AMiA Winter Conference – Bishop Murphy’s Address

This is a transcription of the first half of Bishop Murphy’s address today. It is not word for word, but is rather a summary of what Bishop Murphy said.

Chuck Murphy Address 1-12-2012

This has been a difficult season, an awkward season.  We knew that bringing the conference east of the Mississippi would affect attendance.  We are glad to have 700 plus people signed up for the conference, with more in attendance.  This is a smaller group, and we want to listen carefully.  We want to hear God speak to us, to see how he wants to direct us.  

This Winter Conference will be different by design, because our task is different.  We have a huge responsibility to discern: “Lord, what should we do?”  We should listen to each other, have a conversation, because God speaks through his people.

We want to hear how people are feeling in this painful time, and listen together.  We will go through this process of listening this afternoon.  We have established a “Communiqué Team” made up of Bishops Todd Hunter and TJ Johnson, Archdeacon H Miller, and Rev. Ellis Brust. Together, we are going to listen, gather, collect, hear, and then present a communiqué by Saturday: “This is what the Holy Spirit is saying.”

A lot of different people are interested in the Anglican Mission right now.  They are concerned, they want information, and we are going to respond to that information with a communiqué.

I was invited to Nairobi by the Archbishop of Kenya and the chair of GAFCON.  I attended with John Miller, and sat down with Abp. Rawje, Mbanda, and 5 observers.  We walked through what was taking place, to work on reconciliation.  We made genuine headway, as reflected in the statement that came out of Nairobi.

We are going through a difficult chapter.  We have WILDLY different leadership in Rwanda than before, and the current leaders don’t get what’s going on in the Anglican Mission right now.  We are going through the “norming, storming, forming, and performing” cycle, trying to find a way forward.

The leadership in Nairobi enormously affirmed what God is doing through the Anglican Mission.  Their arms were not crossed; they gave no suspicious looks.  Their agenda was to find a way forward.

In Nairobi, we told them our story, that story that began 12 years ago when we had a vision, when we said, “Lord, you thought this up, not me.”  And we watched a remarkable thing

SLIDE: “Anglican Mission: A Remarkable 12 Years.”

In the last 12 years, we have sent $46 Million out of the Mission Center.  $19 Million have come from congregations.  $20 million has come from a handful of generous donors.  $6 Million has come from other donors.

We have found, and always believed, that money follows vision.  Church planting is expensive!  But these donors have believed in our vision.

In addition, we have seen 268 churches raised up.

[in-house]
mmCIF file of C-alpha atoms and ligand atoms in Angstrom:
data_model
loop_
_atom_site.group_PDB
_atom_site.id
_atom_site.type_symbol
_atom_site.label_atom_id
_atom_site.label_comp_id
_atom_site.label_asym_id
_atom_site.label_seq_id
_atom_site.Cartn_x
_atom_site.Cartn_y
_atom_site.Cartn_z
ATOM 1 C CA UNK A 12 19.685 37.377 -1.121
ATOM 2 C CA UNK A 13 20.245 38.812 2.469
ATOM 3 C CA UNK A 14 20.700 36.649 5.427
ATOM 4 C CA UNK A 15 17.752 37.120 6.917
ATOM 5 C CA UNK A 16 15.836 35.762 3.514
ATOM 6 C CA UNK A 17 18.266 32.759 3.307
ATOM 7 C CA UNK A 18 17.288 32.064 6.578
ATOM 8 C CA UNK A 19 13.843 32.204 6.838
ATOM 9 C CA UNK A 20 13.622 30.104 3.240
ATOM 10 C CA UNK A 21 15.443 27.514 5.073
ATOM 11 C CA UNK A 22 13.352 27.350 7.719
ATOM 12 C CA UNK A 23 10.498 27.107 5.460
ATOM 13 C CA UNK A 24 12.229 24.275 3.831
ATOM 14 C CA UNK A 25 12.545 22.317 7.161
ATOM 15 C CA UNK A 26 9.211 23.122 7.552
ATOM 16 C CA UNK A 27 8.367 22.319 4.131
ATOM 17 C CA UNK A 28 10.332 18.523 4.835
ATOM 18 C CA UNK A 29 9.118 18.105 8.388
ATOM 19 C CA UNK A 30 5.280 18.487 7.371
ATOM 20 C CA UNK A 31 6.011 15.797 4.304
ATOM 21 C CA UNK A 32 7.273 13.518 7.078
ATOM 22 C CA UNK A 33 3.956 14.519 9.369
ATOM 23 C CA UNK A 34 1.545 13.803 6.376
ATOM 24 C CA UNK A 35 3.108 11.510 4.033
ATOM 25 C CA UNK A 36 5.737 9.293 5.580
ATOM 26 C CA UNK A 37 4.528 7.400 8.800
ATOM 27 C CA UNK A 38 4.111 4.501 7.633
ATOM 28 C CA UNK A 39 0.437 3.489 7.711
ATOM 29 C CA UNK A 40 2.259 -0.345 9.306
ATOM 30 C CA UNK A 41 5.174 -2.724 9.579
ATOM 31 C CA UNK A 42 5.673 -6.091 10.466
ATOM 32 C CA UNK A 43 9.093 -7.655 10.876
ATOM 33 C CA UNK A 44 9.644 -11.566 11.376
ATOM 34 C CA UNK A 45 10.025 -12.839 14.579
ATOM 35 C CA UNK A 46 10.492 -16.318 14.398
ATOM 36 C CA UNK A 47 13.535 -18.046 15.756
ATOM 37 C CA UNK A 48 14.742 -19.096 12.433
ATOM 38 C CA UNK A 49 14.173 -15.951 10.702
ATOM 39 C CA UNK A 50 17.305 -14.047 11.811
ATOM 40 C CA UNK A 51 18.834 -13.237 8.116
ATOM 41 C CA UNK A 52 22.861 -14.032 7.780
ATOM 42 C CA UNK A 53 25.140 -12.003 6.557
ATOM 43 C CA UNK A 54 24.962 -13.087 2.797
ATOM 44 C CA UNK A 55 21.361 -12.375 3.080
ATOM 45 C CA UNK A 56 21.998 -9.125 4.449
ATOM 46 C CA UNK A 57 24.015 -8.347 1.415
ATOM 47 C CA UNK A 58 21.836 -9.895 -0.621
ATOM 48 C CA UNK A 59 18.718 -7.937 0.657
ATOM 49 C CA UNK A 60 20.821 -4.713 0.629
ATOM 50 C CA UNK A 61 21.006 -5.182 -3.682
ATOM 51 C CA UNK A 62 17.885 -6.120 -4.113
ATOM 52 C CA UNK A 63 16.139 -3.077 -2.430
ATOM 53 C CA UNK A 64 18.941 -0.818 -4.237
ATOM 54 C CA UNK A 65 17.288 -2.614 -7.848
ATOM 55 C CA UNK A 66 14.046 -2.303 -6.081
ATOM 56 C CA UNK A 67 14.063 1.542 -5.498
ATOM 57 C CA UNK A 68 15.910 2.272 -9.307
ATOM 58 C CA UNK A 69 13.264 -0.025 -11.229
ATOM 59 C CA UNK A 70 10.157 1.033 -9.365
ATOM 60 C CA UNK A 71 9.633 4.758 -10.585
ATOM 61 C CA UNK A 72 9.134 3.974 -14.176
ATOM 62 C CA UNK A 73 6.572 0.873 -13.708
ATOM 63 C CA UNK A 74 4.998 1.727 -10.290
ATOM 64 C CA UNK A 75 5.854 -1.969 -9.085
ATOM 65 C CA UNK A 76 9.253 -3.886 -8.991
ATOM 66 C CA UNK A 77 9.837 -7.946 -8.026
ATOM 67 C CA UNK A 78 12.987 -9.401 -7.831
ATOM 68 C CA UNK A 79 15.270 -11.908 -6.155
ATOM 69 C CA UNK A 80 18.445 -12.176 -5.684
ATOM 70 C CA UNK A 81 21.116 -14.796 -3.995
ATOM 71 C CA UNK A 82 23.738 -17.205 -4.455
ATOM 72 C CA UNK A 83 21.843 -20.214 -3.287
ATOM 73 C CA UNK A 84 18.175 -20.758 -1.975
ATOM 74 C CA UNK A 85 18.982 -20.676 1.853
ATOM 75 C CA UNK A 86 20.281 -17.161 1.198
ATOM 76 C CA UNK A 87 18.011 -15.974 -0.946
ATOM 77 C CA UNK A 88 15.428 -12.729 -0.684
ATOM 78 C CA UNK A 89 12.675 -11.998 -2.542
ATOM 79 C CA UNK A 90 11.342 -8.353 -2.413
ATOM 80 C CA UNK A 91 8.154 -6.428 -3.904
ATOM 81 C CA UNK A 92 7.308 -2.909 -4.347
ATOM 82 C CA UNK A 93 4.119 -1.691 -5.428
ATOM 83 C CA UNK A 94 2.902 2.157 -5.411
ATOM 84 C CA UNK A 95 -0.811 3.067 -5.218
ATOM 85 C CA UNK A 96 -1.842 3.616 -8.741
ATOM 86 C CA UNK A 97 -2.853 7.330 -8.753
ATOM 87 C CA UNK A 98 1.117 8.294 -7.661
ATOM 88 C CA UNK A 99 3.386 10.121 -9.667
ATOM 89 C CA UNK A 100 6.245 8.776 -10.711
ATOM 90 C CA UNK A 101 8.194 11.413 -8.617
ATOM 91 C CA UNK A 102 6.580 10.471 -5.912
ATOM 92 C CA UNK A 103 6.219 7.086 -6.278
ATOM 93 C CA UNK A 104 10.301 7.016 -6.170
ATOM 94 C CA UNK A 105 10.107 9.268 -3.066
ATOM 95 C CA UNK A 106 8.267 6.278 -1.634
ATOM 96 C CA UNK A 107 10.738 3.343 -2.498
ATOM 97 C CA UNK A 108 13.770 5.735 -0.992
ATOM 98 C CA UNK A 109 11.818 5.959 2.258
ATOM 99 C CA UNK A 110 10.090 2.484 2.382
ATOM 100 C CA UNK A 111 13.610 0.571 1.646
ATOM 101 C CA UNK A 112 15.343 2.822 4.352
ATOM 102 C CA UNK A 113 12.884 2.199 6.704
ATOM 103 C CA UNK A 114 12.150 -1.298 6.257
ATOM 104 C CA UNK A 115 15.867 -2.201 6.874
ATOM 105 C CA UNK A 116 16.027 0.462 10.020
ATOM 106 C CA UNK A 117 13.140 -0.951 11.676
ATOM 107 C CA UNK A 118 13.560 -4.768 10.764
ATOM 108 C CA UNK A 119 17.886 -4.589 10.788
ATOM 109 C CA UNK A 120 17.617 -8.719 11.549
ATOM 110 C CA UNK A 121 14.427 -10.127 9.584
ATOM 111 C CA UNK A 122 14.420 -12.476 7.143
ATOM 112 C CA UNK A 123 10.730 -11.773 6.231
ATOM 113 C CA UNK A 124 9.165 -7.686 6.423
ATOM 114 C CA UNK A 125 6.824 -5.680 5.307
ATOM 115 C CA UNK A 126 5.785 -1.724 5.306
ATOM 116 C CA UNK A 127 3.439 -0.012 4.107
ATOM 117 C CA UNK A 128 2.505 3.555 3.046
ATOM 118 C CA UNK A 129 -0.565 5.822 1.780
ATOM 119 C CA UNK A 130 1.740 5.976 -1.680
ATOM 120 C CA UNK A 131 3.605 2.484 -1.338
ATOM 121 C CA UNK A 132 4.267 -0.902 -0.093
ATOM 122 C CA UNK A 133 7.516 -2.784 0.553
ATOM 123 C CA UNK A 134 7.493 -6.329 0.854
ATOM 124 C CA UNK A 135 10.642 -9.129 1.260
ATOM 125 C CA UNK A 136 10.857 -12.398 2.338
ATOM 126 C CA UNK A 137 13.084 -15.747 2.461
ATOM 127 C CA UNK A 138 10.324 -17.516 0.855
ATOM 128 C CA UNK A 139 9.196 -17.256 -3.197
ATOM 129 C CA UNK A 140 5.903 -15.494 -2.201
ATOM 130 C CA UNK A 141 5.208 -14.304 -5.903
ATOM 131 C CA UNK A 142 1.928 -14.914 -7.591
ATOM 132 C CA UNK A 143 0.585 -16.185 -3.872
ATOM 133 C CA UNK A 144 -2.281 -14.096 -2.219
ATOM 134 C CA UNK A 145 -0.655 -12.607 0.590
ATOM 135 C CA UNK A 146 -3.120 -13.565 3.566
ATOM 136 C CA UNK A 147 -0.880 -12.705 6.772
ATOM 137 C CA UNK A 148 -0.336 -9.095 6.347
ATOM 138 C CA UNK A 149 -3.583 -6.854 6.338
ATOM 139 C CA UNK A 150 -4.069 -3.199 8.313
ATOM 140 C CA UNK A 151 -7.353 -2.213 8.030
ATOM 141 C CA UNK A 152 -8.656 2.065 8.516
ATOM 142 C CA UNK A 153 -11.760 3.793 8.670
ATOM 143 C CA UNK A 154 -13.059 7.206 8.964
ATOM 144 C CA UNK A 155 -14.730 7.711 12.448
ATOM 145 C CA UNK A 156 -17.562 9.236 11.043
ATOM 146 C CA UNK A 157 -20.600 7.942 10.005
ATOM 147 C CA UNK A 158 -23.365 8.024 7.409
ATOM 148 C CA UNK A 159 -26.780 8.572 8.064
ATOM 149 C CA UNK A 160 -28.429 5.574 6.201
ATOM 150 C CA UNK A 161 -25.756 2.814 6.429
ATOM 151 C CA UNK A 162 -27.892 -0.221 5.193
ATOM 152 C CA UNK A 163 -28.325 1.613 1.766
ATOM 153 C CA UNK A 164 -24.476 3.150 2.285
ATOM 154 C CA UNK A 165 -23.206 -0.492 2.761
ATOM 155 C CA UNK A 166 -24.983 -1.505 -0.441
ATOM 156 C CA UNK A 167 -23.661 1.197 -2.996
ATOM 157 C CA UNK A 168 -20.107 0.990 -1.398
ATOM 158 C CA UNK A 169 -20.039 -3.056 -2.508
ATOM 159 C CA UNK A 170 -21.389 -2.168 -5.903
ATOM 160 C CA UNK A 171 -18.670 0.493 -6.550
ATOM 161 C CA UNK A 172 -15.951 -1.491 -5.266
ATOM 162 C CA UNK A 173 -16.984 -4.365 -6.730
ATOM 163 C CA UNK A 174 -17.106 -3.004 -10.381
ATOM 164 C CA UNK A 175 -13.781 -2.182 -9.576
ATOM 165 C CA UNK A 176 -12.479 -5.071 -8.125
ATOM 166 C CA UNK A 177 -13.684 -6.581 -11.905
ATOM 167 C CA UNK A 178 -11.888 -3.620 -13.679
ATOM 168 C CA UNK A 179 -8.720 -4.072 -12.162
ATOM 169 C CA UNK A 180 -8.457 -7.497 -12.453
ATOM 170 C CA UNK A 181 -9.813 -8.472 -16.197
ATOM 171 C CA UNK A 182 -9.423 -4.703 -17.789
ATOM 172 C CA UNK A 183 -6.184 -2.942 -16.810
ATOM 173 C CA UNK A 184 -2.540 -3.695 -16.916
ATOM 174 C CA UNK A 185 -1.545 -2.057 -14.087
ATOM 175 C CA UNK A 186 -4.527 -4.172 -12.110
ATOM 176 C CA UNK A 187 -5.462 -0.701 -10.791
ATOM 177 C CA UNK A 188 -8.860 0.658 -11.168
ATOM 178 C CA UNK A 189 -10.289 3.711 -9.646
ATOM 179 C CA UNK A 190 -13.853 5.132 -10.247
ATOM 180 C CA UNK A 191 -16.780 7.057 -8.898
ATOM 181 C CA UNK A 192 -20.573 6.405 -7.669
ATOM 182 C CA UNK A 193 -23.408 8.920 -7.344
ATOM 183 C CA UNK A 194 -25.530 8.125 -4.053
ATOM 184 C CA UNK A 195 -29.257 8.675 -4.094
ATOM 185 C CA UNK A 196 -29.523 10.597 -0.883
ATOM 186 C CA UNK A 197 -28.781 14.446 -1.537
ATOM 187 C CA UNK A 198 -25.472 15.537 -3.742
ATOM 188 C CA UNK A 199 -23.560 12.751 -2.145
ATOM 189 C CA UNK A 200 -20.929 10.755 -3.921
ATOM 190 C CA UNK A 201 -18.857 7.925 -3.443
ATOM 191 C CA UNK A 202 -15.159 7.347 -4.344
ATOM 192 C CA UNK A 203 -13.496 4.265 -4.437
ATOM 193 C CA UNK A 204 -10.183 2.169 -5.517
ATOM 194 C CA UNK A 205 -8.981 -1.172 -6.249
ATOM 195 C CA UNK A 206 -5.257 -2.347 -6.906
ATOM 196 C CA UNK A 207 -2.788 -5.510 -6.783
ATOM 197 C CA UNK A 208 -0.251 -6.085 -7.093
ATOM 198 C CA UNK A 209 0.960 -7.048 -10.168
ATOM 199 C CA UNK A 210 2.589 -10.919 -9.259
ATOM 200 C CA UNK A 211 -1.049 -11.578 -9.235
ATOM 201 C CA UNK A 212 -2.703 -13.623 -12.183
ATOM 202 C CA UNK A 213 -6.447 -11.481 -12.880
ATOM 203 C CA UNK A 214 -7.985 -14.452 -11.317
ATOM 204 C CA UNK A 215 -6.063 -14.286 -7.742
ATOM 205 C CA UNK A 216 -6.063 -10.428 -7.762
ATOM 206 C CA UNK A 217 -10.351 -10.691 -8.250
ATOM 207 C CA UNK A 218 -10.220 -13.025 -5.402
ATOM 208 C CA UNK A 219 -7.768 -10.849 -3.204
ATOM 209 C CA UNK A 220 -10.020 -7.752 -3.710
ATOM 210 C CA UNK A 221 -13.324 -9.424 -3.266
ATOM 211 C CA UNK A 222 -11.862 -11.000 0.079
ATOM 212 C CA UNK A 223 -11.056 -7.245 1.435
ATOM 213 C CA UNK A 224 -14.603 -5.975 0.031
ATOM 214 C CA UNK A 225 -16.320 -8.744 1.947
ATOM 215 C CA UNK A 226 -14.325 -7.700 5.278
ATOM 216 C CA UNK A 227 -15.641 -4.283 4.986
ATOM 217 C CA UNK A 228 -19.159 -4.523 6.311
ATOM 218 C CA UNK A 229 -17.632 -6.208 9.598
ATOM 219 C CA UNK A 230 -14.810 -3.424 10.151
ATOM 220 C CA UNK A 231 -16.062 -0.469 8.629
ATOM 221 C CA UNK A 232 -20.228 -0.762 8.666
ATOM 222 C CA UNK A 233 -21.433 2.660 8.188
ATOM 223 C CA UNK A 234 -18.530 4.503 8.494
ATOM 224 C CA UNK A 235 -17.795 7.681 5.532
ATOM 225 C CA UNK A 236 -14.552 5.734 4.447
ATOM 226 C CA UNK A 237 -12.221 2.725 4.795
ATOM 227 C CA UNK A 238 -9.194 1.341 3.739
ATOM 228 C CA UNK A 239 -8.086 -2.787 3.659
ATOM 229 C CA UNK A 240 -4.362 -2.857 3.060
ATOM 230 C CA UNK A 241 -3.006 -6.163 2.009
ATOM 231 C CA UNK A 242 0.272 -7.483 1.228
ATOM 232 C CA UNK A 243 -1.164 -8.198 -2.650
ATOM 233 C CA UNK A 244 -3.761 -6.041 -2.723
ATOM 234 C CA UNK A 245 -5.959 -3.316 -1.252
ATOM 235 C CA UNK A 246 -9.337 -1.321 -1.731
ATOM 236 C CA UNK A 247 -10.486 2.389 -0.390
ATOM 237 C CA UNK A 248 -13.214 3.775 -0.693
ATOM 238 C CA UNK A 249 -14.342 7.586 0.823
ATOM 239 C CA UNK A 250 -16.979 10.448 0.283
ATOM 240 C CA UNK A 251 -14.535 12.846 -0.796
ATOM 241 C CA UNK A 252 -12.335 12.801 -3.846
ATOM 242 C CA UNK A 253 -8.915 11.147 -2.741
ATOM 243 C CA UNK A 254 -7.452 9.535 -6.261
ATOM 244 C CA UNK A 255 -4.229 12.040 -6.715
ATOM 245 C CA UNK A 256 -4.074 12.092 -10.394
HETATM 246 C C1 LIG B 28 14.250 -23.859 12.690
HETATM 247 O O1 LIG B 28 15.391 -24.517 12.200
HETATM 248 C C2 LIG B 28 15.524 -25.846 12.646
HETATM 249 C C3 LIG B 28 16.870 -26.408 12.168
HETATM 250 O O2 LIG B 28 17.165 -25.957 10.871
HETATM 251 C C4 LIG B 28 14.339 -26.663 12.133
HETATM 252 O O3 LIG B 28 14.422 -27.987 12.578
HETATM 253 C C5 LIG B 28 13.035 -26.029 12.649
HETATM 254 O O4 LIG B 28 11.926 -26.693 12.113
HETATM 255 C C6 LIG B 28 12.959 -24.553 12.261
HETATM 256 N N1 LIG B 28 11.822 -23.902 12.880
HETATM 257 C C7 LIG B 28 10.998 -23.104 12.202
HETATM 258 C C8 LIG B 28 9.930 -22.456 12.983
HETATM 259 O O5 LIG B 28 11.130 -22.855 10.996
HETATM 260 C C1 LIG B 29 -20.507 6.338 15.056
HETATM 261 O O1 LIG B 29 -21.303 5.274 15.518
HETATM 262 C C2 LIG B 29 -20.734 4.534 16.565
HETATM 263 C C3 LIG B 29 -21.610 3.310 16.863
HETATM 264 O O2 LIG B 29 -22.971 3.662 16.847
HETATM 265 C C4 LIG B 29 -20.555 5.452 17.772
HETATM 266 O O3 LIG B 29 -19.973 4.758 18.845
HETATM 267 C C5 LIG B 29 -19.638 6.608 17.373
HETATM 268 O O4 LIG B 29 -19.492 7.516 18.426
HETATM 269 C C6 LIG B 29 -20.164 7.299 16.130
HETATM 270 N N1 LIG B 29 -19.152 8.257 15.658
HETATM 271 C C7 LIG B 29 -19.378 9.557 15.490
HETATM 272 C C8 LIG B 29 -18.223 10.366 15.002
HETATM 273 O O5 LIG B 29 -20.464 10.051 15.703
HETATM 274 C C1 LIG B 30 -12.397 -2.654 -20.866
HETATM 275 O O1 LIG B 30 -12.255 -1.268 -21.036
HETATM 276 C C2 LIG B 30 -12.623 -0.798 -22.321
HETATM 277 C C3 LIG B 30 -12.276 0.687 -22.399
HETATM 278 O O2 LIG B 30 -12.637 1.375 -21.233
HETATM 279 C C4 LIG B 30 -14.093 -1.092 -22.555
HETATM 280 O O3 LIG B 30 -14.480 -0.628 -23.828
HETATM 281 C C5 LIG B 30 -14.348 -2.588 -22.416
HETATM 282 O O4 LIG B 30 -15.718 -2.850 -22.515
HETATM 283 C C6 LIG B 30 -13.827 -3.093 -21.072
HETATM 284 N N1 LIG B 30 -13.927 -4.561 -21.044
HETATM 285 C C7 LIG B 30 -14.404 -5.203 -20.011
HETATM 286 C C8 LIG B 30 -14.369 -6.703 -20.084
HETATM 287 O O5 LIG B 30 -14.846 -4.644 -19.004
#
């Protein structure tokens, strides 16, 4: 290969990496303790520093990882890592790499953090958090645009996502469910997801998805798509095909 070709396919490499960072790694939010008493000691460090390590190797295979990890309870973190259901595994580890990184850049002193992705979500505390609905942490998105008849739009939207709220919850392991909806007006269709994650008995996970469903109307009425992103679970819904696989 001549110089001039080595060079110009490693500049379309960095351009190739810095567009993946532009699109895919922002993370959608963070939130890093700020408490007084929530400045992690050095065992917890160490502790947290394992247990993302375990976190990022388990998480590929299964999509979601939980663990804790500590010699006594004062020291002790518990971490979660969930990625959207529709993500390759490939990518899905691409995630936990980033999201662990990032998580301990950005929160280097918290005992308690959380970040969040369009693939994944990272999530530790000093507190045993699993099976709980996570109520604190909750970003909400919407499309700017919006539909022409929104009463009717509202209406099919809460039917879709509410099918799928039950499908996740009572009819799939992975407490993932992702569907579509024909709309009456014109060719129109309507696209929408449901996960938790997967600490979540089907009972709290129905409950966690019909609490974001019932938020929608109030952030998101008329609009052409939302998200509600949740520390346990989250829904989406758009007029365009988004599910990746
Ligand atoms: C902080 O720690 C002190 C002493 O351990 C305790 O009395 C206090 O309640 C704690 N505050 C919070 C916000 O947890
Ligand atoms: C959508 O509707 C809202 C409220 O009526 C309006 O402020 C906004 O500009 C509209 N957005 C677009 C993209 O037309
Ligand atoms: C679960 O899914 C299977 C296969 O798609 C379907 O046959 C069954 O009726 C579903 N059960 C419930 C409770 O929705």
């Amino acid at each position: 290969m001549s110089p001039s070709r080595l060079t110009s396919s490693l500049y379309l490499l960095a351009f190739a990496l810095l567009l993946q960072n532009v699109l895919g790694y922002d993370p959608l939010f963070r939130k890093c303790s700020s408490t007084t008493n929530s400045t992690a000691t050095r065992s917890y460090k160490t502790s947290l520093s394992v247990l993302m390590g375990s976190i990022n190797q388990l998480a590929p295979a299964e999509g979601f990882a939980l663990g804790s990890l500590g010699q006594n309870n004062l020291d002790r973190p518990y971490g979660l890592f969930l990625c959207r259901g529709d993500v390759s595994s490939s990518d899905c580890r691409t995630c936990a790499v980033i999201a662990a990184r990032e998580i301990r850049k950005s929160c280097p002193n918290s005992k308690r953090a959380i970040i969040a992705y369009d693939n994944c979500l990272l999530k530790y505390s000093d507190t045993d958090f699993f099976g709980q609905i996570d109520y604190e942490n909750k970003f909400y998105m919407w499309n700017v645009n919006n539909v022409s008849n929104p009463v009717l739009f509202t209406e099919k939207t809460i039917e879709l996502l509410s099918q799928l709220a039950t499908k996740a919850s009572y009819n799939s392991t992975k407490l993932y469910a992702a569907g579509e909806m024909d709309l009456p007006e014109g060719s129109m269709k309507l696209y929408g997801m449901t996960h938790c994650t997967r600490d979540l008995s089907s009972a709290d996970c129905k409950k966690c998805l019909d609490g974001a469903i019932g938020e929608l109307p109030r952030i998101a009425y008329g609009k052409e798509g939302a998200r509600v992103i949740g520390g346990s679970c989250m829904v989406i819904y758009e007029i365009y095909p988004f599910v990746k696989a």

We just say to the Lord: “Lord, you have been faithful!” Nairobi knows, heard about, and was excited about this.  If there’s tension, they wanted to help us.

We are presently in a painful time. But we’ve come here to Winter Conference not just with a concern, but with expectation: Expectation that God will show up, help us move forward, and speak to us in a concrete way.  The communique will reflect this.

On a personal note, I’ve been chopped up pretty good from the attacks on the Internet, from the blogs.  It’s been a painful experience for me, a “WOW” moment.  I’ve been left a bit stunned and staggered at these attacks.  So has my family.  My kids were reading these attacks, and said, “Gosh Dad, this makes you sound like a real monster!”

When we were consecrated in Singapore earlier, it didn’t go well either.

There have been attacks on my character, integrity, honesty, and leadership.  And the blogs have a mask, so you don’t know who is making the attacks.  It’s hard to know whose behind it.

My response has been: I have been called to practice what I’ve preached all these years: I must WALK IN THE SPIRIT.  Don’t get in the fray and strike back.  I’ve asked God to give me the grace to exhibit the fruits of the Spirit: love, the joy, the patience, the kindness and long-suffering and joy.

Because I know that will please the Lord.  I’ve made a decision to simply trust that I know the Lord will work this out.  Quietness and trust will be our strength.

This experience has brought me to my knees in prayer.  The Lord gets me up at 4 AM every morning.  We spent time together.  It is nurturing and powerful.

I’ve learned that all of the promises of Scripture are true, even in painful times.  I have intercessors throughout the country who are praying for me.  They have spoken powerful prophetic words to me.

I’m constantly learning by what God is speaking to me in this difficult time.  his voice has been written into my heart.  And it’s been so good to have a counsel of bishops (all of them named, one by one); we work together to lead the mission.

The founding Archbishops consecrated all the Anglican Mission bishops.  They are here every year for the NEW movement we call the Anglican Mission in the Americas.

This is a time to really be engaged.  I want to model godly leadership; refusing to strike back – it’s not helpful.  I want to look to the Lord- when he was in hot water, he didn’t say anything, he didn’t revile in return.  I Peter 2:23 (on the slide) – this is a model for all of us.

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